“The history of liberty has been the history of procedural safeguards,” wrote Supreme Court Justice Felix Frankfurter. Process is as important as outcome. Justice rushed is justice compromised.
There are gray areas where competing rights and values clash. As president, it is my responsibility to see that they are all taken into account in addressing this case.
Speech that demeans, dehumanizes, and elicits fear in others is “hate speech.” It violates the fundamental right to human dignity: every person — regardless of gender, race, or sexual orientation — has the right to be included and respected as a member of our society. It causes personal and collective harm.
Free speech is also a fundamental right in our democracy. It is reflected in the adage “I condemn what you say, but I’ll defend to the death your right to say it.” Not sanctioning speech that is odious and hurtful is a price that we pay to live in a free society. We fight speech with more speech.
As there is no exact moment between night and day, a thin, gray line separates free speech from hate speech. Our assessment of this case will call for careful judgment, taking into account the circumstances, intent, and time of this email and its impact over the past 15 months. We are also mindful of First Amendment jurisprudence, which recognizes that no right is so absolute as to trump all other rights.
Meanwhile, as we investigate this case, we must also act so that our entire University community learns from this incident: Reaffirm principles of civil discourse; safeguard intellectual and personal safety; promote free and open dialogue; strengthen community resiliency; build bridges rather than walls or moats between different groups.
We are not alone. In the past year, many universities have been roiled by overt racism and sexism in Greek life, mainly in fraternities. Of course, to fault an entire population for the words or deeds of one individual or a few is the very definition of prejudice. But these incidents do not occur in a vacuum. The challenge is not only changing individual hearts and minds. It is changing organizational culture.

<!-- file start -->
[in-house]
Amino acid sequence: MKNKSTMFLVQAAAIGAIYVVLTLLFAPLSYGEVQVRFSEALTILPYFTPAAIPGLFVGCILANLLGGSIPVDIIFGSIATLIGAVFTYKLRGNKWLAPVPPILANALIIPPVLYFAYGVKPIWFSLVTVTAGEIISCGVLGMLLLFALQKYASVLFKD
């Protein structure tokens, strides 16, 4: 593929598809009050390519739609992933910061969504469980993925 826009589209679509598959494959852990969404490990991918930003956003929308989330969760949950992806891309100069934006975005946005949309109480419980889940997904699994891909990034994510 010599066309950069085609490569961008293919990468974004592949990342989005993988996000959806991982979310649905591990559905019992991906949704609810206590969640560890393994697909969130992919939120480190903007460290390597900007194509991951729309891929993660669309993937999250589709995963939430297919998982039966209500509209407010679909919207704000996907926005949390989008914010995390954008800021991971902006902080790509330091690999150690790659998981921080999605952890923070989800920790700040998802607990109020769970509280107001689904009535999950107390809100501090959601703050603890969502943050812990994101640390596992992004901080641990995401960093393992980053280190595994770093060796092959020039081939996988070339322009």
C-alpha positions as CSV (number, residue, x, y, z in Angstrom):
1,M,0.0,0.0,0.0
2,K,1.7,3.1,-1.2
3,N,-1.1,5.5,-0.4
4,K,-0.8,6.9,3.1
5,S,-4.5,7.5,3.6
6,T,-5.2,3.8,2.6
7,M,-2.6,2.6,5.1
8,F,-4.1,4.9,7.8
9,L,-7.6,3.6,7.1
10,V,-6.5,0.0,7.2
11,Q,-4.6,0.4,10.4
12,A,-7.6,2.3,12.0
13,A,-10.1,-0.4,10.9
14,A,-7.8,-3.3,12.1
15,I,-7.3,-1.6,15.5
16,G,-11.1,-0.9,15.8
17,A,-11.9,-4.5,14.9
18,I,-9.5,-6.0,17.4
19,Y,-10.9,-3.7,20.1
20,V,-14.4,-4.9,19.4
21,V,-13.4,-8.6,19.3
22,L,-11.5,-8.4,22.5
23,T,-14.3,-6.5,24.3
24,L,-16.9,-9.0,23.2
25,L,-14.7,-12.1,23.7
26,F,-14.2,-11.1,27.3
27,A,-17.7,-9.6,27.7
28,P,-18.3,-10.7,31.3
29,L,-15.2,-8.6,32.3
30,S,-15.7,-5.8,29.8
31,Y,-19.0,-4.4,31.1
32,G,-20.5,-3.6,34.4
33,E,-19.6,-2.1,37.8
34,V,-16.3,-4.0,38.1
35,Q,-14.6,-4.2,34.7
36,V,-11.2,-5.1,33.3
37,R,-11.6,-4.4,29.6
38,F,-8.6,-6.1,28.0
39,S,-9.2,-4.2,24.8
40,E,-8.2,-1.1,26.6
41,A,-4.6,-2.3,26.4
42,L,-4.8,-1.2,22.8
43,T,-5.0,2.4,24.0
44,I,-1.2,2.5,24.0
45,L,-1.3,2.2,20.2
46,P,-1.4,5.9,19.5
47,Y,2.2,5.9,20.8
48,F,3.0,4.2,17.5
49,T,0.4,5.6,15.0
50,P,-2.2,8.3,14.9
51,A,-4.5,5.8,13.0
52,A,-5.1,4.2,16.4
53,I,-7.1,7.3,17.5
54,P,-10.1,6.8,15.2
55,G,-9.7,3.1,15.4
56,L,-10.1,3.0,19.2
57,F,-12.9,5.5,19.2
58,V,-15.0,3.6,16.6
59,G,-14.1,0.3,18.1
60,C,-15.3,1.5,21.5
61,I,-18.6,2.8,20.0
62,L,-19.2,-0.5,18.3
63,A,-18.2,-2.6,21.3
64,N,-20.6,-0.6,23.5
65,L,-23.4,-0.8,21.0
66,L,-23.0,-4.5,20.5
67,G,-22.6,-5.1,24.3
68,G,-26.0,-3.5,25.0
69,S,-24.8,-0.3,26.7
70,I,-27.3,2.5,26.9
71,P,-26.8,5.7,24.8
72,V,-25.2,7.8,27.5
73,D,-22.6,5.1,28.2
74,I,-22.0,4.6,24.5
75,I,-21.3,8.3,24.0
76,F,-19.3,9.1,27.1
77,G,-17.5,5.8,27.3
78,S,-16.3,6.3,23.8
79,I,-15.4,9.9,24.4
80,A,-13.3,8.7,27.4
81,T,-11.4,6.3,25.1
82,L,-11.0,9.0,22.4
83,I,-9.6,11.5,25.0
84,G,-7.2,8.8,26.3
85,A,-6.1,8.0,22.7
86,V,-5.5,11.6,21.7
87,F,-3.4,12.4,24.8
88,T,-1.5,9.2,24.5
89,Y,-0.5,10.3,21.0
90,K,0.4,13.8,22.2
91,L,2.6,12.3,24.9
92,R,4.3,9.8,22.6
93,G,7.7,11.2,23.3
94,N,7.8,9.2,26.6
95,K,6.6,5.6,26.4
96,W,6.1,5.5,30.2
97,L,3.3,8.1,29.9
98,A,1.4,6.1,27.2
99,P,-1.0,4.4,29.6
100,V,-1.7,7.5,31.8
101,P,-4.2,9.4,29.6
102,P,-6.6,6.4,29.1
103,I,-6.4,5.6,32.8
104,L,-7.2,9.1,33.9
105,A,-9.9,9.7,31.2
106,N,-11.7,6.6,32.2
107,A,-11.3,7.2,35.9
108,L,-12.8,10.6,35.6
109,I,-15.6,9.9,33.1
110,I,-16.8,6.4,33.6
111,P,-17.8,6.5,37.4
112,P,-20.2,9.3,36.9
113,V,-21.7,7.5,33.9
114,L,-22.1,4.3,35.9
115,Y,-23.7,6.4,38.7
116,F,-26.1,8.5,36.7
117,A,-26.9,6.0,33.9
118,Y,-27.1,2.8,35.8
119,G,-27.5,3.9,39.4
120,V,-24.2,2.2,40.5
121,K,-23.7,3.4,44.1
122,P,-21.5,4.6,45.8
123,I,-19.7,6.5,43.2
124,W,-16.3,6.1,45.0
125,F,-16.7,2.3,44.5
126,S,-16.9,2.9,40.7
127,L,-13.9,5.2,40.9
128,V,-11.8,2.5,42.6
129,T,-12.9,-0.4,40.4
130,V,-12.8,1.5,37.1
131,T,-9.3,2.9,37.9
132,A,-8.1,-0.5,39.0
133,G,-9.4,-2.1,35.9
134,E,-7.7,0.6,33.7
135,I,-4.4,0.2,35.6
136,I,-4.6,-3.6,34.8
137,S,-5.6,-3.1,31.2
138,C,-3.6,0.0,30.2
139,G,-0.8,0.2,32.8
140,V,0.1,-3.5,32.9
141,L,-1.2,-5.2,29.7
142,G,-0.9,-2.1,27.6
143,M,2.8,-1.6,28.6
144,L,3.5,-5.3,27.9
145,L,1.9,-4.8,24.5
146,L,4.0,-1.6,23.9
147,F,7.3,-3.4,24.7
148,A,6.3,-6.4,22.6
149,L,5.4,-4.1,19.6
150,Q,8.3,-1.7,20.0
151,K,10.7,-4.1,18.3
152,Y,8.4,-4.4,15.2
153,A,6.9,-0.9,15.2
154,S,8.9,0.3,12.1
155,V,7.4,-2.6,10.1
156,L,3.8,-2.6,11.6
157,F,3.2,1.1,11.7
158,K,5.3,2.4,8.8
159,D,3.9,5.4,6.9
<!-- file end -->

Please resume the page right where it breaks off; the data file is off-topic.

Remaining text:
Fraternities and sororities have a valued place in student life at our University. I am pleased to see that, already, the presidents of our Greek Associations (http://ter.ps/8p4[ter.ps]) have issued public statements calling for unity of purpose across racial and gender lines.
The Inter-Fraternity Council: (http://ter.ps/8p0[ter.ps]) asked its 2,200 members to “stand up now” to counter the “racist, violent, and hateful” words of “one student.”
National Panhellenic Council: (http://ter.ps/8p2[ter.ps]) “This email attacked the values and beliefs of everyone in our Greek community…We must stand up in solidarity against hate…”
Multicultural Greek Council: (http://ter.ps/8p1[ter.ps]) “Where we should see unity, we see segregation …. We cannot let one incident divide our community ….”
Panhellenic Association:(http://ter.ps/8p3[ter.ps]) “It is our responsibility as brothers and sisters to hold one another accountable and to a higher standard …. How we handle hardships and what we learn from them will define us more than the incidents themselves.”
Their words are wise and resonant.
In my Twitter chat last week that reached over one million Twitter accounts, the president of our Student Government Association asked if I would participate in educational forums on campus related to this email incident. I tweeted back: “Yes, absolutely.”
Dr. Martin Luther King, Jr. wrote, “Darkness cannot drive out darkness; only light can do that.” I believe that education is that light.
Once classes resume, I will meet with leaders of some student organizations, including the SGA president. I will also meet with the University Senate executive committee. My purpose is to seek their guidance and engagement to broaden our boundaries of inclusiveness.
Together, we shall make our campus community a more perfect union. I ask each of you to do your part to make this a teachable moment.
Wallace D. Loh